Orthopedics

Feature Article 

Calcaneocuboid Joint Arthritis of the Midfoot Precedes Tibiotalar Joint Arthritis

Anthony Dugarte, MD, CSCS; Sahil Bharwani, BA; HoJun Yoo, BA; Alexander Vondra Boiwka, MD, MS; Charles C. Yu, MD; Navkirat S. Bajwa, MD; Jason O. Toy, MD; Jonathan E. Tang, MD; Uri Ahn, MD; Nicholas Ahn, MD

Abstract

Surgical models have best shown the relationship between ankle and mid-foot osteoarthritis, although findings regarding the calcaneocuboid joint have varied. To the authors' knowledge, no studies have evaluated the relationship between degenerative changes across the tibiotalar and calcaneocuboid joints. The goal of this study was to determine whether such a relationship exists and which joint degenerates first. A single examiner evaluated 694 tibiotalar and calcaneocuboid joints to determine the presence of osteoarthritis. Multiple linear regression analysis was conducted with a standard P value cutoff (P<.05) and 95% confidence interval. The average incidence of tibiotalar and calcaneocuboid osteoarthritis in specimens older than 40 years was compared with the incidence in those 40 years and younger. A positive correlation between tibiotalar and calcaneocuboid osteoarthritis was noted. African-American subjects were less likely than white subjects to have tibiotalar osteoarthritis. The finding of right and left tibiotalar and calcaneocuboid osteoarthritis in subjects 40 years and younger showed that midfoot arthritis was significantly more common than arthritis of the ankle. The prevalence of calcaneocuboid osteoarthritis remains stable after 40 years of age, and the prevalence of tibiotalar osteoarthritis approaches that of calcaneocuboid osteoarthritis. Calcaneocuboid osteoarthritis precedes tibiotalar osteoarthritis. Altered biomechanics involved in calcaneocuboid osteoarthritis are transferred to the tibiotalar joint, leading to tibiotalar osteoarthritis as the subject ages. Early education, surveillance, physical therapy, shoe adjustment, and orthotics may help to reduce the forces across the midfoot and prevent ankle arthritis in the long term. [Orthopedics. 2016; 39(6):e1112–e1116.]

Abstract

Surgical models have best shown the relationship between ankle and mid-foot osteoarthritis, although findings regarding the calcaneocuboid joint have varied. To the authors' knowledge, no studies have evaluated the relationship between degenerative changes across the tibiotalar and calcaneocuboid joints. The goal of this study was to determine whether such a relationship exists and which joint degenerates first. A single examiner evaluated 694 tibiotalar and calcaneocuboid joints to determine the presence of osteoarthritis. Multiple linear regression analysis was conducted with a standard P value cutoff (P<.05) and 95% confidence interval. The average incidence of tibiotalar and calcaneocuboid osteoarthritis in specimens older than 40 years was compared with the incidence in those 40 years and younger. A positive correlation between tibiotalar and calcaneocuboid osteoarthritis was noted. African-American subjects were less likely than white subjects to have tibiotalar osteoarthritis. The finding of right and left tibiotalar and calcaneocuboid osteoarthritis in subjects 40 years and younger showed that midfoot arthritis was significantly more common than arthritis of the ankle. The prevalence of calcaneocuboid osteoarthritis remains stable after 40 years of age, and the prevalence of tibiotalar osteoarthritis approaches that of calcaneocuboid osteoarthritis. Calcaneocuboid osteoarthritis precedes tibiotalar osteoarthritis. Altered biomechanics involved in calcaneocuboid osteoarthritis are transferred to the tibiotalar joint, leading to tibiotalar osteoarthritis as the subject ages. Early education, surveillance, physical therapy, shoe adjustment, and orthotics may help to reduce the forces across the midfoot and prevent ankle arthritis in the long term. [Orthopedics. 2016; 39(6):e1112–e1116.]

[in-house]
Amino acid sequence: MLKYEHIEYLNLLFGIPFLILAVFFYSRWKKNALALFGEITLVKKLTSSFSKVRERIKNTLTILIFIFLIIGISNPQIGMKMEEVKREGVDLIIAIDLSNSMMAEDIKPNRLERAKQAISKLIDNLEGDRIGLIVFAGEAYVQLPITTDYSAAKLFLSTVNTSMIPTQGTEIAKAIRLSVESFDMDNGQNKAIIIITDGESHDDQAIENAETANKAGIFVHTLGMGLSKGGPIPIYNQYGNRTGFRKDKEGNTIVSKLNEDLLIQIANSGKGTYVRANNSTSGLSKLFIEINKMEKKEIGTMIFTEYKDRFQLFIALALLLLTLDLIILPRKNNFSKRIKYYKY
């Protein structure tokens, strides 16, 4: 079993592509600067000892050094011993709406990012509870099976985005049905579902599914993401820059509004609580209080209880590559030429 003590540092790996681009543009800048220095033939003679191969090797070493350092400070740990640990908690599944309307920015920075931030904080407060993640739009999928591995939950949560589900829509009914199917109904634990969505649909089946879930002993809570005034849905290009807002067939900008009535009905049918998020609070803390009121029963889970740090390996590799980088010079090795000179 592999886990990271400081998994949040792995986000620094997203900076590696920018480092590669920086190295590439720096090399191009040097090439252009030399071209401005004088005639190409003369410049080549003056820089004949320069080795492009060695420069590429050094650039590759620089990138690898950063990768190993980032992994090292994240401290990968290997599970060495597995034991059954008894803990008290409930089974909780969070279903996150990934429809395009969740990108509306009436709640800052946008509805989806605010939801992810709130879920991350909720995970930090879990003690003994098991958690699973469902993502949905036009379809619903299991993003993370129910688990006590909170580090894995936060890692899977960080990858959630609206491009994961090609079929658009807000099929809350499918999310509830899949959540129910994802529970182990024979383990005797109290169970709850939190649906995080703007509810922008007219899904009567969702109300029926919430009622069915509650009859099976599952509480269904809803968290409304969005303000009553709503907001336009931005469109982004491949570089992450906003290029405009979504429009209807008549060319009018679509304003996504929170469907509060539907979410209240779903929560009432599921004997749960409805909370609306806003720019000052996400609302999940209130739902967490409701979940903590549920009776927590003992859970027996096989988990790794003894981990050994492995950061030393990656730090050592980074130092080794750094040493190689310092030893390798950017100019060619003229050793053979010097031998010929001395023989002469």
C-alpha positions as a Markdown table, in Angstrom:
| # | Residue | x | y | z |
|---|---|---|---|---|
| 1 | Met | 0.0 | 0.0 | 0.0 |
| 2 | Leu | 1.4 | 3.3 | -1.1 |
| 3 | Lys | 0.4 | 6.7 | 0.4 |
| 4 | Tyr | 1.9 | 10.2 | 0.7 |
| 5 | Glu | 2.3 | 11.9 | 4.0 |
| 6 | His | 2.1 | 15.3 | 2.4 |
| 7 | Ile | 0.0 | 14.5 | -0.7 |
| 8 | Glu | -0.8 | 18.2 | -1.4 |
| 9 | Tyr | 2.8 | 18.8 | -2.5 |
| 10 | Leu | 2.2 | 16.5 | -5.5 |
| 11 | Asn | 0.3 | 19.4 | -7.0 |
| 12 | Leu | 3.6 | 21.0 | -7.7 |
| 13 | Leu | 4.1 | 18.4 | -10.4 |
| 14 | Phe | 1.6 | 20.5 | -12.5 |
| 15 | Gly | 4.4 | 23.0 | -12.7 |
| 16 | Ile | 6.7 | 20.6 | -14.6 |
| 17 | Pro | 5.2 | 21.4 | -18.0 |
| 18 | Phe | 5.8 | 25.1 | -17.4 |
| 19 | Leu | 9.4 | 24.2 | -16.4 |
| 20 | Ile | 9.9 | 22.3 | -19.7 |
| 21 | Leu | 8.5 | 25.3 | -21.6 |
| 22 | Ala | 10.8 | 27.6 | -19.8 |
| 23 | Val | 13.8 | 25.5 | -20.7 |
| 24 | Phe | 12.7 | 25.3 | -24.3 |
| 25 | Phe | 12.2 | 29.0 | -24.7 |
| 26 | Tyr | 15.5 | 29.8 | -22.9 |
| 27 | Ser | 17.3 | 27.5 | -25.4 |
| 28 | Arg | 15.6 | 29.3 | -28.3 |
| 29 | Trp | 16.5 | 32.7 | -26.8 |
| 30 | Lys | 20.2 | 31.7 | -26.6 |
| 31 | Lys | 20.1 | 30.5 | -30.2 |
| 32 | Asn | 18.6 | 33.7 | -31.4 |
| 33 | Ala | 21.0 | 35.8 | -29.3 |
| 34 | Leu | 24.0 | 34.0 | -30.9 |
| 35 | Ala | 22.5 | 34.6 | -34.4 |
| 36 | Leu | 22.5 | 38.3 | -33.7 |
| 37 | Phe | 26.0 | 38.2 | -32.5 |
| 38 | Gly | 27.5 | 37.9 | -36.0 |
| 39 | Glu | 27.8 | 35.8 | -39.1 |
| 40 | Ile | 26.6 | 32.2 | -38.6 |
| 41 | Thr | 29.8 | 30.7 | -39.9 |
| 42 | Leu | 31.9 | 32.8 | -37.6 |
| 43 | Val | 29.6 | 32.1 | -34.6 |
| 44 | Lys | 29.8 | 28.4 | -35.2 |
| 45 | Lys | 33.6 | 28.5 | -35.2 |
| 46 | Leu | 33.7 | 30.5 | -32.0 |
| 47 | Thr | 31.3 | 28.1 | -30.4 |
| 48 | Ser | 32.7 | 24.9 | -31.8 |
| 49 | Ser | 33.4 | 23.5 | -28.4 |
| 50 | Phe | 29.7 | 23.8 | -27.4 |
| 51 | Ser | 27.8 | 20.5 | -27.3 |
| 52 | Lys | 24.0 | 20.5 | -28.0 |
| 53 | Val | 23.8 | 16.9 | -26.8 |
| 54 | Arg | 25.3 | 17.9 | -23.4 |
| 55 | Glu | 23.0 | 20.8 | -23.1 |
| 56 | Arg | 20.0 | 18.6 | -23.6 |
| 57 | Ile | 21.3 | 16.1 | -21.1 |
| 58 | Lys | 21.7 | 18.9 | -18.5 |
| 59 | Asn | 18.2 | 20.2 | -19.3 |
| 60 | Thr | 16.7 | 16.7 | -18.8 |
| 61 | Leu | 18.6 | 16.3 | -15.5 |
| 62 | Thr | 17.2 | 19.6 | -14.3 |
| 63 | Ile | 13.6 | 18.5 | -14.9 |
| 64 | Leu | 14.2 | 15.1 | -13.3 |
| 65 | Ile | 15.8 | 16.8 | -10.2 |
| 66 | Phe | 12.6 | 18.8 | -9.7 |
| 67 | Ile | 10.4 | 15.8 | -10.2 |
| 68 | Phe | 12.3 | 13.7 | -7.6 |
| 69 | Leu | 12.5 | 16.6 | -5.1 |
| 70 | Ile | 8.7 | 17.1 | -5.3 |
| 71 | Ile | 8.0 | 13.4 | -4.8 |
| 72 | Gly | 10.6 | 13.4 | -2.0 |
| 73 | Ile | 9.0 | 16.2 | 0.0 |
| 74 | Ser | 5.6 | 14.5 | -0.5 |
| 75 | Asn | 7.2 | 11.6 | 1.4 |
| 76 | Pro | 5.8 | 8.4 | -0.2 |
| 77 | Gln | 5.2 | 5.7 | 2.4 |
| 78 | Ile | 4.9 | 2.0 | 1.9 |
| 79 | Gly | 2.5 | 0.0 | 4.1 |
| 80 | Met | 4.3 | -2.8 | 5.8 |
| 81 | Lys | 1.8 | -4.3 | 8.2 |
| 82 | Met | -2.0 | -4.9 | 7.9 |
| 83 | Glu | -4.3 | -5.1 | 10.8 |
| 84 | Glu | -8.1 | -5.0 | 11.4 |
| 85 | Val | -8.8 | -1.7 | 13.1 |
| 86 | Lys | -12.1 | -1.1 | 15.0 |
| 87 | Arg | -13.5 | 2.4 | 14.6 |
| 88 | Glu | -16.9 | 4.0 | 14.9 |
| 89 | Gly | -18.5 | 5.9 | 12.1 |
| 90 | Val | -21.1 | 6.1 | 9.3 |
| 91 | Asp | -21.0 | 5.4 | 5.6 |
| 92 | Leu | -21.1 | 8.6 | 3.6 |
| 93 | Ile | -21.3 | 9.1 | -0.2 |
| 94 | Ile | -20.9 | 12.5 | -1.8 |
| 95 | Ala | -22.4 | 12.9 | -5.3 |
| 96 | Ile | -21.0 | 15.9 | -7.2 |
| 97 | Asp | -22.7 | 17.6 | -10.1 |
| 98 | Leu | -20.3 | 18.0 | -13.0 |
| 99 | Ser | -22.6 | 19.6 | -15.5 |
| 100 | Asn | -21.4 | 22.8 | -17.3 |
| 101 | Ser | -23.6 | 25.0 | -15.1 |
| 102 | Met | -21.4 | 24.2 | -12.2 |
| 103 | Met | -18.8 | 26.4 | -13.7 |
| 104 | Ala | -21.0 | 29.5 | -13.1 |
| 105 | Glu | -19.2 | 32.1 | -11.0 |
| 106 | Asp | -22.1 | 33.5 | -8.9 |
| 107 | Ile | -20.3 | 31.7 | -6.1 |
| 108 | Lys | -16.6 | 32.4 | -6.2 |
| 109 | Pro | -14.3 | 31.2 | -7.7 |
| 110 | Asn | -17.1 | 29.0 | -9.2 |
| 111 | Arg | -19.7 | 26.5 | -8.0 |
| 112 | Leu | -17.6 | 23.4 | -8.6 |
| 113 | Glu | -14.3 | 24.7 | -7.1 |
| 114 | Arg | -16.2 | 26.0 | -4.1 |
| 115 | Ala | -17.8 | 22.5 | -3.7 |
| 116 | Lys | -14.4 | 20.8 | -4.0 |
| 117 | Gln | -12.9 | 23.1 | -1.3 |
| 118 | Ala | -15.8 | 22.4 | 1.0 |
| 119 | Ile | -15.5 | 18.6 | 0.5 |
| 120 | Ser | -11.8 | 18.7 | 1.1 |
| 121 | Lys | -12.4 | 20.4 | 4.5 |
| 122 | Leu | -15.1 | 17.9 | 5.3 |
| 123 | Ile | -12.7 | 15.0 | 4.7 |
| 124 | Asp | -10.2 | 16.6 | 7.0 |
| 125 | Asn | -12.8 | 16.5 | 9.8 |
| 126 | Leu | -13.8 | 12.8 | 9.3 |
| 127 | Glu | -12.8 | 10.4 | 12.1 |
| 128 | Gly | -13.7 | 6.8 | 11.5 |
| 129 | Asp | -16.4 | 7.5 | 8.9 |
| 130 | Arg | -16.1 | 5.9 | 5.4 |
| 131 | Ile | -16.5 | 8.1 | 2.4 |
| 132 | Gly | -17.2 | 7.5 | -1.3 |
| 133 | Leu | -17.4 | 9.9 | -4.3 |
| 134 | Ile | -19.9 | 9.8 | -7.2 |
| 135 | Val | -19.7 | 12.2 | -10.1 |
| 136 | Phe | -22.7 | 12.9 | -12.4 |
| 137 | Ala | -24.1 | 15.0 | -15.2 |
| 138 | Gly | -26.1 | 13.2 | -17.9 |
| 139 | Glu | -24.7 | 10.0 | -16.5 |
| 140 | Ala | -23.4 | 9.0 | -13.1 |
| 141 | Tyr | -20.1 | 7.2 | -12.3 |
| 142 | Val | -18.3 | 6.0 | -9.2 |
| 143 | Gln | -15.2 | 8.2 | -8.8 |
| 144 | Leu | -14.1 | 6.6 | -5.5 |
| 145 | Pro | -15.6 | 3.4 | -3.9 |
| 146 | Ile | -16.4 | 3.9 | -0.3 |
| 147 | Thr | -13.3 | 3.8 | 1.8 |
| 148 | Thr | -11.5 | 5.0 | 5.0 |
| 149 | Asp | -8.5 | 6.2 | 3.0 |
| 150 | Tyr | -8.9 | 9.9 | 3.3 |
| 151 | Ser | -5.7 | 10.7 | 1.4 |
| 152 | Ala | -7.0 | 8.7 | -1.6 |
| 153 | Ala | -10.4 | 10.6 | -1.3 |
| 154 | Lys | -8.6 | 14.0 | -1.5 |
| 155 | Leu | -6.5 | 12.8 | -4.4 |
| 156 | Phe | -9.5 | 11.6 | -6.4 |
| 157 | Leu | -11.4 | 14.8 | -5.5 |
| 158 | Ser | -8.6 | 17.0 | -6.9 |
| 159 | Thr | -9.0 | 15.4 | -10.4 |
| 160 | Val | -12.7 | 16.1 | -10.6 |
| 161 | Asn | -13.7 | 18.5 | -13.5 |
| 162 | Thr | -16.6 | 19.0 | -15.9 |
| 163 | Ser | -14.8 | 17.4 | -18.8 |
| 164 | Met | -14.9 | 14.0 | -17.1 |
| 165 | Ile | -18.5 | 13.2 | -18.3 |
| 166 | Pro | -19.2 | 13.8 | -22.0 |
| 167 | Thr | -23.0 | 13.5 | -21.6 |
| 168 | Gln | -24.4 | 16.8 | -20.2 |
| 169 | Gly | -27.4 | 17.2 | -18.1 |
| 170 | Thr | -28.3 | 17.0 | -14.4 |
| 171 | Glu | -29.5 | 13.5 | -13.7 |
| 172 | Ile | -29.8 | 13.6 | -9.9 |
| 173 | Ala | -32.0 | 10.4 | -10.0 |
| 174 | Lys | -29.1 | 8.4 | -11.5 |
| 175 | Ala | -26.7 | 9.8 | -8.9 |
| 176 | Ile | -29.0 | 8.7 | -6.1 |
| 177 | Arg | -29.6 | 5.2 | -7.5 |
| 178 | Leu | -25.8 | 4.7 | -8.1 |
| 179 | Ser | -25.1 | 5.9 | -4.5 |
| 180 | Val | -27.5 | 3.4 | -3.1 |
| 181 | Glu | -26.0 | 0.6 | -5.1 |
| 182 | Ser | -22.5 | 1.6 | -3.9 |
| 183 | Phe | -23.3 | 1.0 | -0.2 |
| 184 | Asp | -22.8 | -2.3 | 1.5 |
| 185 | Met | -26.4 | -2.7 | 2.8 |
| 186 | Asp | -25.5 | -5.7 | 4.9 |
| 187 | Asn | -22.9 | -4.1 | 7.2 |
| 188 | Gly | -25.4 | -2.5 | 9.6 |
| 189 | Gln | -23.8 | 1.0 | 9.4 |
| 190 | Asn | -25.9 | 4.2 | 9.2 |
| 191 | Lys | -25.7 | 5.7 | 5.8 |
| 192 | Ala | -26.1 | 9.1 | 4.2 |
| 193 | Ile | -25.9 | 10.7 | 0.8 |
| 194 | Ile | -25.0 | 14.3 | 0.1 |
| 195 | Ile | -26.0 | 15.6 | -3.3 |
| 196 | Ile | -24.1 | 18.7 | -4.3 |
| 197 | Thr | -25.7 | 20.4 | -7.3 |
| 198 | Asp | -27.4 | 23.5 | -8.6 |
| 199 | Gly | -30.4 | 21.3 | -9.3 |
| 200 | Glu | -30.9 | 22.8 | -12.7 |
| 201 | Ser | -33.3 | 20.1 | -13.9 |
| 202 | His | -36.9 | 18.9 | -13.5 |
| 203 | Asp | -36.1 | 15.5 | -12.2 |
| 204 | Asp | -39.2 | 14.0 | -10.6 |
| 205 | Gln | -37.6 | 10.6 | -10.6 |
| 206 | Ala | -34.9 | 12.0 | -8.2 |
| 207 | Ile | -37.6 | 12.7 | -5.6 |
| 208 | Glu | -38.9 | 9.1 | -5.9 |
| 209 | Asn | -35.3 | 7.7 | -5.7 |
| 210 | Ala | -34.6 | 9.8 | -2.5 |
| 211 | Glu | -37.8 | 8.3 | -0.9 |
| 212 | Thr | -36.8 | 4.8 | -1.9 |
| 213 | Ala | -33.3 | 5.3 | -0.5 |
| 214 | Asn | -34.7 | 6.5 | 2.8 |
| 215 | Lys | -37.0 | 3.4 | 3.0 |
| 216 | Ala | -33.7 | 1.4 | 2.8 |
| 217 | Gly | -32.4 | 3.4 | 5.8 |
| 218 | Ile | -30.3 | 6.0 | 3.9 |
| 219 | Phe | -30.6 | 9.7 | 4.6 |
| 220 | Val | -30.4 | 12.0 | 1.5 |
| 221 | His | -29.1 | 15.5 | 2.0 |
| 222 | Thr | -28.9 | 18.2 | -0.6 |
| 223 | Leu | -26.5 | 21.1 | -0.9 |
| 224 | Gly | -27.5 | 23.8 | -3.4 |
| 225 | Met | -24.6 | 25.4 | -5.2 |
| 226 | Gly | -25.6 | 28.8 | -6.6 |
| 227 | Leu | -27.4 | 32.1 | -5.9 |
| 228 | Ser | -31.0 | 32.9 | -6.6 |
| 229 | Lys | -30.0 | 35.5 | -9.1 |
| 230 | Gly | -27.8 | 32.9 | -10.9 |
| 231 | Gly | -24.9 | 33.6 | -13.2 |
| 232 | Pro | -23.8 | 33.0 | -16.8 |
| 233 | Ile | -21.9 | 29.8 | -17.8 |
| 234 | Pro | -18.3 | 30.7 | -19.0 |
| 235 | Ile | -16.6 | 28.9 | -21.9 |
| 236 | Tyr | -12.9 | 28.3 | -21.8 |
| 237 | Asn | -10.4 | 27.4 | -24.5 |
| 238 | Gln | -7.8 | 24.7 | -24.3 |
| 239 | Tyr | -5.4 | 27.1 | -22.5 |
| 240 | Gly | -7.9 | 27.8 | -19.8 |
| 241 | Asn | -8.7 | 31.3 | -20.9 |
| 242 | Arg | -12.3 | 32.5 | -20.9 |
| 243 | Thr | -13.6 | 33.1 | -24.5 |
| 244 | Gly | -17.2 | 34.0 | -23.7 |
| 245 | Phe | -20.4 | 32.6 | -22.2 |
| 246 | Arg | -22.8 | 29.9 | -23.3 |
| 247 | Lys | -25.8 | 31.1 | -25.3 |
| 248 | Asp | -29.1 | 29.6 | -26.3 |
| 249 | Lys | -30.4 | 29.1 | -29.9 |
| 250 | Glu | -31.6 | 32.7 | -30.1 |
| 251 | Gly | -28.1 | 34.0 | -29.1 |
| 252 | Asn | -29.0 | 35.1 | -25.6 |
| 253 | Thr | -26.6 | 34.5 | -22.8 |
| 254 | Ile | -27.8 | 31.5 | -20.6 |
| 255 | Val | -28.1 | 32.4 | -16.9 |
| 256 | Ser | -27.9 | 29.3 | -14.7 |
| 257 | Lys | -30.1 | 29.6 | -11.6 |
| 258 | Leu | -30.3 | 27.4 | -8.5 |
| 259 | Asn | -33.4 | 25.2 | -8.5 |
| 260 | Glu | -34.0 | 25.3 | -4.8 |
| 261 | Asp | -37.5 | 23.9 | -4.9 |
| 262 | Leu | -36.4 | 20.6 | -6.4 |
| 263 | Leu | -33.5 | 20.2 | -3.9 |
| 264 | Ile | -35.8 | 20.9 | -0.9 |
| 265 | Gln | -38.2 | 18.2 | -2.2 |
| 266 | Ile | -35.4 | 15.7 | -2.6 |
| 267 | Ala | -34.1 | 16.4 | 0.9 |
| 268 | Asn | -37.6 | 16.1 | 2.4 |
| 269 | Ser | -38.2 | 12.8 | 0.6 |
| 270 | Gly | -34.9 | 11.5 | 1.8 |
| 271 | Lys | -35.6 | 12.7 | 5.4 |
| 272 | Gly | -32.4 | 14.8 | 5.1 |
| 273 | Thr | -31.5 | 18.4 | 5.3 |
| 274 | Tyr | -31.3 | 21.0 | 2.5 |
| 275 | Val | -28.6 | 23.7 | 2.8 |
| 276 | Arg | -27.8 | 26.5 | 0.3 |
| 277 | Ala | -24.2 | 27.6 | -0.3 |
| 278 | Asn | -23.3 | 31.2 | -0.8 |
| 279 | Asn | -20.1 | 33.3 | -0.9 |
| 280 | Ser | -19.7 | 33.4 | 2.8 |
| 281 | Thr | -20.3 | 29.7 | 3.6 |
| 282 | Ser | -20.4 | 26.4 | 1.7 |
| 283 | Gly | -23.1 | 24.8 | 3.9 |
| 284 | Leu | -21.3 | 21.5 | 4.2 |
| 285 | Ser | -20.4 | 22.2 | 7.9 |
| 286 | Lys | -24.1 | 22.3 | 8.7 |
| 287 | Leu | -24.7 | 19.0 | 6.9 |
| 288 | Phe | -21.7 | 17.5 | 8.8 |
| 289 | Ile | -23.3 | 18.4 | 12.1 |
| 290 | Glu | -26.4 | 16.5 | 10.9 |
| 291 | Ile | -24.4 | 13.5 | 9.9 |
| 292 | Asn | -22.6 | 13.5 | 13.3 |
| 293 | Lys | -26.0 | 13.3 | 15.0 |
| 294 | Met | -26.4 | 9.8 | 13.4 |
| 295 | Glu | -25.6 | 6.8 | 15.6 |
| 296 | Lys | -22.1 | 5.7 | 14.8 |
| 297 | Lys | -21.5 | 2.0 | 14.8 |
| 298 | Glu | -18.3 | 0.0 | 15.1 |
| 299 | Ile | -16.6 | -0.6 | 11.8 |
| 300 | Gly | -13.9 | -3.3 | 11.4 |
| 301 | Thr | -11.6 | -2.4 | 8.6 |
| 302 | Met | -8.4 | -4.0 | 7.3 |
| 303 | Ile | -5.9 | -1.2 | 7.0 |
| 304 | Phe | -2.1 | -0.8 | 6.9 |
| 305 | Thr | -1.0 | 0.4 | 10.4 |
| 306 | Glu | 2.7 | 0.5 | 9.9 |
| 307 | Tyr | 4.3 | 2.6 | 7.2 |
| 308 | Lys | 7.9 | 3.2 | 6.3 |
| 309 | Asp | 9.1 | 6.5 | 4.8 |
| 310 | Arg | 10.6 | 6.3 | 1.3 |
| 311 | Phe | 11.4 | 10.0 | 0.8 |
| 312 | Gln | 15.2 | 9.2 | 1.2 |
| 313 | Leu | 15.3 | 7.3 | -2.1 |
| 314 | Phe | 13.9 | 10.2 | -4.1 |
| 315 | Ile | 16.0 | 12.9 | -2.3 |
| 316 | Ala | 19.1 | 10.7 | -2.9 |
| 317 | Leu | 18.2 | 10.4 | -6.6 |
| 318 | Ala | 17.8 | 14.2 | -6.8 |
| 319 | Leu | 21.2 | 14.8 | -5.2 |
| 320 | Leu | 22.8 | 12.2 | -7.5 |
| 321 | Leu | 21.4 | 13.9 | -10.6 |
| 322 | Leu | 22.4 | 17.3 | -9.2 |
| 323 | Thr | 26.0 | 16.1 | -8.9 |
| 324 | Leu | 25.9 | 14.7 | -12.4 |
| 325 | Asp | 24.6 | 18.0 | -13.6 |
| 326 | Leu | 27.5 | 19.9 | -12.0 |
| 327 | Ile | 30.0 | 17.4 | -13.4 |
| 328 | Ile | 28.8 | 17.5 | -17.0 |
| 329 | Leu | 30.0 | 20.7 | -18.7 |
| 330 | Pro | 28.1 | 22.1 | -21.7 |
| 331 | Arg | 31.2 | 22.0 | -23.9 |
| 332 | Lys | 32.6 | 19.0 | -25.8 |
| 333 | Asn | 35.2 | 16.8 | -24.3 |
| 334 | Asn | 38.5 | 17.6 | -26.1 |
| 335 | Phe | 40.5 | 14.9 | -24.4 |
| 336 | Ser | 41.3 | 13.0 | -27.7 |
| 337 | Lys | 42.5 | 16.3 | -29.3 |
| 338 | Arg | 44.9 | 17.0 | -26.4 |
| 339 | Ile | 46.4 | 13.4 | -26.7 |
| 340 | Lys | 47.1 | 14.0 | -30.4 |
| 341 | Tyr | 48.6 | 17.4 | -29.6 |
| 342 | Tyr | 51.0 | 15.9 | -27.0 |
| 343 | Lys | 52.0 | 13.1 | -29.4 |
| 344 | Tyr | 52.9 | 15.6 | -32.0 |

The foot is a complex structure that provides a rigid support for standing, walking, and running, regardless of the terrain.1 During gait, interplay between the joints of the foot and the ankle is synchronous. Disruption of the biomechanics in a single joint may lead to dysfunction throughout the structure.1 Thus, understanding the functional anatomy of the foot and ankle joints is a prerequisite to the study of dysfunction. Knowledge of how pathology changes normal function can help in the provision of optimal treatment. This study examined the relationship between tibiotalar joint osteoarthritis and calcaneocuboidal osteoarthritis (ie, ankle and midfoot osteoarthritis).

Many studies have attempted to describe the relationship between ankle (tibiotalar) and midfoot (calcaneocuboid) osteoarthritis with surgical models. Some studies noted an increased prevalence of arthritis of the ipsilateral hindfoot or midfoot after ankle arthrodesis.2–7 This is believed to be the result of altered biomechanics that transform forces exerted on the hindfoot and midfoot, as previously described.3,4 Schuh et al6 performed gait analysis studies in support of this idea and concluded that compensatory increases in motion occurred in the talonavicular, calcaneocuboid, and subtalar joints after ankle arthrodesis.